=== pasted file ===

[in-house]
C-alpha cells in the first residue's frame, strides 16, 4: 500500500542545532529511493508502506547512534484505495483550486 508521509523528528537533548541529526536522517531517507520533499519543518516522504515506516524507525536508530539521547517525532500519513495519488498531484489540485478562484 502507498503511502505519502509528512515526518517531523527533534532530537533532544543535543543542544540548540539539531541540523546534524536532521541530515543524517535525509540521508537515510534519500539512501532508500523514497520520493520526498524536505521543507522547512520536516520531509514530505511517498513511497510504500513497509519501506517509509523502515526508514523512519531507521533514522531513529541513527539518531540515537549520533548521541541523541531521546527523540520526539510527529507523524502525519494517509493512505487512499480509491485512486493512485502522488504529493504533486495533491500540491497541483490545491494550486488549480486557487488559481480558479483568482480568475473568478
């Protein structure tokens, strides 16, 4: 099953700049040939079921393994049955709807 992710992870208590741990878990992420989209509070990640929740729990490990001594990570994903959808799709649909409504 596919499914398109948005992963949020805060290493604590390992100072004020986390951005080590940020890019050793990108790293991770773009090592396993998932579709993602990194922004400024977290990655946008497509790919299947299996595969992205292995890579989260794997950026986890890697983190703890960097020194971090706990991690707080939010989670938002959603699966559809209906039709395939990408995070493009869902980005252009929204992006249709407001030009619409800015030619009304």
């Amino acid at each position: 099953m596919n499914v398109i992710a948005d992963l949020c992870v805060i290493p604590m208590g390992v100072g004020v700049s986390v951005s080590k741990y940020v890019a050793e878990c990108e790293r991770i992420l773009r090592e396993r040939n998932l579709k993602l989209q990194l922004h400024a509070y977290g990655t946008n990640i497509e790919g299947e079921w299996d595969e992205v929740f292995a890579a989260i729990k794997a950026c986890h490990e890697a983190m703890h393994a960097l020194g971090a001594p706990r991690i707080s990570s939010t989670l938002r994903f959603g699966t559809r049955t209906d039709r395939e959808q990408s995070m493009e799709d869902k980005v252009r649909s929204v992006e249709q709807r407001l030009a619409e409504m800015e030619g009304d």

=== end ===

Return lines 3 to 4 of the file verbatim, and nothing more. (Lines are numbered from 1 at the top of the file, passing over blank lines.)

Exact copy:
């Protein structure tokens, strides 16, 4: 099953700049040939079921393994049955709807 992710992870208590741990878990992420989209509070990640929740729990490990001594990570994903959808799709649909409504 596919499914398109948005992963949020805060290493604590390992100072004020986390951005080590940020890019050793990108790293991770773009090592396993998932579709993602990194922004400024977290990655946008497509790919299947299996595969992205292995890579989260794997950026986890890697983190703890960097020194971090706990991690707080939010989670938002959603699966559809209906039709395939990408995070493009869902980005252009929204992006249709407001030009619409800015030619009304």
């Amino acid at each position: 099953m596919n499914v398109i992710a948005d992963l949020c992870v805060i290493p604590m208590g390992v100072g004020v700049s986390v951005s080590k741990y940020v890019a050793e878990c990108e790293r991770i992420l773009r090592e396993r040939n998932l579709k993602l989209q990194l922004h400024a509070y977290g990655t946008n990640i497509e790919g299947e079921w299996d595969e992205v929740f292995a890579a989260i729990k794997a950026c986890h490990e890697a983190m703890h393994a960097l020194g971090a001594p706990r991690i707080s990570s939010t989670l938002r994903f959603g699966t559809r049955t209906d039709r395939e959808q990408s995070m493009e799709d869902k980005v252009r649909s929204v992006e249709q709807r407001l030009a619409e409504m800015e030619g009304d």